The modern trombone is a descendant of the Sackbut and has remained virtually unchanged since the beginning of the 14th century...
The word derives from the Italian word for large trumpet. The two sizes in common use today are the tenor trombone in Bb (sometimes fitted with a trigger or valve with additional length of tubing to give the option of F) and the bass trombone which also has a number of valve permutations offering a variety of different keys. The pitch is altered by changing the vibrating column of air. This is done by changing the position of the extendable slide element of the tubing. The trombone does not generally have the flexibility of the trumpet due to the sometimes long distances that the slide needs to be moved to change pitch. The trombone is found in Brass Bands, Wind Band, Big Bands, Jazz Ensembles and of course Orchestras where it first appeared in Beethoven’s 5th Symphony.
The playing characteristics of trombones vary more than almost any other instrument from an agile smaller bore jazz instrument right through to a large and powerful double rotor bass trombone. Consequently the range and diversity of different specifications is mind boggling, therefore we have highlighted some of the key areas to consider when choosing your new trombone.
The Tenor trombone, also known as a straight trombone, is the most common trombone and the preferred choice to learn on. They are light weight and due to only having 2 bends in the tubing, quite free blowing. They are usually pitched at Bb and can be found in Brass bands, Jazz bands, Military bands, wind ensembles and symphony orchestras.
|Ideal for starting on the trombone|
The Bass trombone, similar to the tenor trombone but with a larger bell, wider bore, larger mouthpiece and the addition of one or two valves which when pressed, change the key of the instrument, plus the instrument itself is larger and heavier than the tenor trombone. Being larger thus requiring more air to play, and heavier, this is not an ideal first instrument to learn the trombone.
|Generally for the more experienced trombone player|
The alto trombone is pitched in Eb (occasionally with a D or Bb rotary valve attachment) or F, a perfect fourth or fifth higher than the tenor trombone and is generally found only in orchestras.
|Unless wanting to play only in orchestras, not recommended that you start on an alto trombone.|
Learning a musical Instrument at a young age has a whole host of benefits but it is important that children are comfortable holding and playing their instrument before they start their musical journey in earnest.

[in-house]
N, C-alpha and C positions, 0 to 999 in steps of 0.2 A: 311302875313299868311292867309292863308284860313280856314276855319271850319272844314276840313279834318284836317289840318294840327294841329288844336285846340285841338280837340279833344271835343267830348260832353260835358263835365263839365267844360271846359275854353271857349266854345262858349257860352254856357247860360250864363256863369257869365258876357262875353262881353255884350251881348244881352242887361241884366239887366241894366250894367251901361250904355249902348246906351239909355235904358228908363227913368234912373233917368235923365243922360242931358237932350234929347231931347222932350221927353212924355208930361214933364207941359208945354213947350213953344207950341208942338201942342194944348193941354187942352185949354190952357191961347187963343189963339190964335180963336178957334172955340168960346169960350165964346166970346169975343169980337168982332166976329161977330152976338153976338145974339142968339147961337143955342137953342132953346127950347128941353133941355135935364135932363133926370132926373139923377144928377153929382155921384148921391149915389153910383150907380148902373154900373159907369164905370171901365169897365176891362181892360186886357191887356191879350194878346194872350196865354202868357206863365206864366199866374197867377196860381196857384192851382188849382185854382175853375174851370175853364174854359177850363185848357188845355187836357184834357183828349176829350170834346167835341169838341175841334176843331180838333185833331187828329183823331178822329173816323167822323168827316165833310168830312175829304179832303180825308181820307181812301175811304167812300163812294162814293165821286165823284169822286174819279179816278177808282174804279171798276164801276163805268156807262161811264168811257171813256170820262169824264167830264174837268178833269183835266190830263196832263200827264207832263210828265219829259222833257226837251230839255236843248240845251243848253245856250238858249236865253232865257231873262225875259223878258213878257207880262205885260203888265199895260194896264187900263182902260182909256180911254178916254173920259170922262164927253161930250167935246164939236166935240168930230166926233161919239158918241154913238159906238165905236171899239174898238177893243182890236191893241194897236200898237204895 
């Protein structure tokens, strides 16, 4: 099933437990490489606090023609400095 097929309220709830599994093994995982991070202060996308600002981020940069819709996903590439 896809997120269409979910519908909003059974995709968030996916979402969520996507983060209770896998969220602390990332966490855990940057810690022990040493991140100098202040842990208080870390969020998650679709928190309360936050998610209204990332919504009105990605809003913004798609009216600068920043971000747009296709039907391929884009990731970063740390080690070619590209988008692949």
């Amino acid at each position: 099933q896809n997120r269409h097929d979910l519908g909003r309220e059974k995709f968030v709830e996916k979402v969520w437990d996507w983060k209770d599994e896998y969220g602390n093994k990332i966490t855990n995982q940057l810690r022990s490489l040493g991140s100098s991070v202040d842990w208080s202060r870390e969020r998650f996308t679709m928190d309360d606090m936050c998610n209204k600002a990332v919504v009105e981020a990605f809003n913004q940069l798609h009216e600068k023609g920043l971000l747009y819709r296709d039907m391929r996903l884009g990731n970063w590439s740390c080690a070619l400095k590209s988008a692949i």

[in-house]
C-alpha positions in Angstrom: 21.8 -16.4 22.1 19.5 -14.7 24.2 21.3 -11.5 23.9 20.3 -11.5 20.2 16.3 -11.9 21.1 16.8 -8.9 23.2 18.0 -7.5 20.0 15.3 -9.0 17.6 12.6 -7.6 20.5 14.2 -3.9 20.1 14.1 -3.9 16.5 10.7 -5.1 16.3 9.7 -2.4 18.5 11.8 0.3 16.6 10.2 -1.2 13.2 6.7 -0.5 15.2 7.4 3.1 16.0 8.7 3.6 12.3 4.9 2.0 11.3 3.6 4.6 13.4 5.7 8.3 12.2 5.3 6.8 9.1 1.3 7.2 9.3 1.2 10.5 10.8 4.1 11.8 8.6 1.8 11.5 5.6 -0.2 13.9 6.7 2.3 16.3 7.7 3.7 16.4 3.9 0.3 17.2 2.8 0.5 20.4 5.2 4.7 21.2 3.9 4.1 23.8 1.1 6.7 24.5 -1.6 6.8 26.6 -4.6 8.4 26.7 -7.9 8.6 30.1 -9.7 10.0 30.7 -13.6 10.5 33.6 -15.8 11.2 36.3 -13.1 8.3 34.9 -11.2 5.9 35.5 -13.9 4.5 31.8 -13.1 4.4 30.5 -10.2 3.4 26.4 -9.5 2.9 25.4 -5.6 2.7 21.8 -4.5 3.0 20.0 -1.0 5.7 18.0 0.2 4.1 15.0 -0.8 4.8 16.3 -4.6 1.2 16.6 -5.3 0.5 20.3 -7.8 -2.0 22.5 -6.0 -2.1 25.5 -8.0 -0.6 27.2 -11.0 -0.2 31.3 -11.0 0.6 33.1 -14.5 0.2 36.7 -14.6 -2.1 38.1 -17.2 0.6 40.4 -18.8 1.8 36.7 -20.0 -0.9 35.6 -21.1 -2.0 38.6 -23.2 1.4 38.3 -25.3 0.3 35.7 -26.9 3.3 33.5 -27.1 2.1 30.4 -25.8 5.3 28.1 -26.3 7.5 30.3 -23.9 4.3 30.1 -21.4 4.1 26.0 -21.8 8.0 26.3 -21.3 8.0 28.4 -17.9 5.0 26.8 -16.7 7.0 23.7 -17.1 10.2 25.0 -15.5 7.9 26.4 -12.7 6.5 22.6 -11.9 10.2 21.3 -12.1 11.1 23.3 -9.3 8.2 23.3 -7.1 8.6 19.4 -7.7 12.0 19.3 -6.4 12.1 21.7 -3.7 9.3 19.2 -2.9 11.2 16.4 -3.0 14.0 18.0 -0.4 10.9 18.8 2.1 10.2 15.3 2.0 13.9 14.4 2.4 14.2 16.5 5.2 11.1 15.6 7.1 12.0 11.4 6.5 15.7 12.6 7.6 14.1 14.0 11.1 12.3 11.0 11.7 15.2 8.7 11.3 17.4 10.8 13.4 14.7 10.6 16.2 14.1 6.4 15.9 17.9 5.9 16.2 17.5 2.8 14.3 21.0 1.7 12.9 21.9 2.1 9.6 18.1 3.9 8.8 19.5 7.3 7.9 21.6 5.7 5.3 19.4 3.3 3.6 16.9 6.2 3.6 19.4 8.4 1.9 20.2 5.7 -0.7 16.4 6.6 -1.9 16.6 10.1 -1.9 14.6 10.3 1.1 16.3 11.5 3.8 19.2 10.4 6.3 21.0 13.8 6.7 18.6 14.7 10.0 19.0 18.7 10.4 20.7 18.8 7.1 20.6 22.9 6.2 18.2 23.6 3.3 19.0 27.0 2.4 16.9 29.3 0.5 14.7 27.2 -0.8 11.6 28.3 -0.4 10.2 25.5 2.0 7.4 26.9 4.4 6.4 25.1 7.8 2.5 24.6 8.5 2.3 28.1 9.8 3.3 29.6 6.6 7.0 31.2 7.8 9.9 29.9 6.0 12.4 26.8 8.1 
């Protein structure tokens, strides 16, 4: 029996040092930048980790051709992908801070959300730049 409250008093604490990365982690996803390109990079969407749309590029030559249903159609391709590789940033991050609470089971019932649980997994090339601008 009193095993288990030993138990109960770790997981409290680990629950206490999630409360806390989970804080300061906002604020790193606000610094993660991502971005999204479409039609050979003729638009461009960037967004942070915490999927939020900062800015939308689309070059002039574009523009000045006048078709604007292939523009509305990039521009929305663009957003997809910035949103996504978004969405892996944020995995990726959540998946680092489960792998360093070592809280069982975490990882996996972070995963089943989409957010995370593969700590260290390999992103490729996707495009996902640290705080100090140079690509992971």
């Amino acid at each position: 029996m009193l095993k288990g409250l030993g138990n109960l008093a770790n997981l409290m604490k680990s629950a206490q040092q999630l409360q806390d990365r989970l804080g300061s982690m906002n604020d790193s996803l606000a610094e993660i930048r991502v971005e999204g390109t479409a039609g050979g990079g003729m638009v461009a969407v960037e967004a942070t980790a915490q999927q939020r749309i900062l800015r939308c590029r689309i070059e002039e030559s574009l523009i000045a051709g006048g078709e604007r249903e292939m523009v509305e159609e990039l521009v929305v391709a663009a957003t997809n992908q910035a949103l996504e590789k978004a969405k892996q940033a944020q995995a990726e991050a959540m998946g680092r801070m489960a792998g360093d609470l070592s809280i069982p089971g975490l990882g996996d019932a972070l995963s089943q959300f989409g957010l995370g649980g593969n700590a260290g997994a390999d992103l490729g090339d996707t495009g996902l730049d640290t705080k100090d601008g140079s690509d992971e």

Trombones for students are simplistic in design as students generally start on a straight Bb tenor trombone with a medium bore (0.500”).
Student trombones are machine made and built for economy and durability. They play well, but don’t have all the high-end features and craftsmanship found on intermediate and professional models.
A student trombone should be suitable for most players for the first 2 to 3 years.
One recent development is the PBone plastic trombone which has been used by many smaller students to learn on as it is very light to hold. It is also used by advanced players as a novelty instrument due to its eye catching colours.
The Bell is where the sound waves emerge from the trombone. Each type of trombone has a different sized bell and can range from close to 7” all the way up to 10.5”. The size of the bell has an effect on the sound produced and projected.
Valves/triggers are generally not fitted to student level tenor trombones, but can be on tenor trombones suited for the more advanced player. Bass trombones are fitted with valves (and more commonly have 2). The types of most common valves you will find on a trombone are rotary valves, otherwise known as triggers. Some trombones have piston valves (like a trumpet) and are known as valve trombones. Valves/triggers are used to change the length of the tubing the air has to pass down, therefore changing the note played.
Trombone tubing is generally made from brass and if laid out in a straight line would be over 2 meters.
There are 2 types of slide on a trombone, the tuning slide which is located at the heel of the trombone. The player uses this to make small adjustments when playing to the tuning. The other slide is the outer slide. This is used to produce different tones by changing the overall length of the trombone tubing.
The mouthpiece is what the player uses to direct air and lip vibrations into the trombone. Trombone mouthpieces are large and deep which enables a new player to produce a tone much more easily than other brass instruments, so ideal for beginners.
With a high performance to price ratio, the JP031 has achieved a reputation for longevity and durability within the UK education sector.
Well-engineered and with just the right 'resistance' for an inexperienced player, this instrument features an 8" bell for great sound projection.
Steve, our brass manager is more than happy to answer any trombone related queries that you might have, feel free to contact him via our contact form or leave a comment below.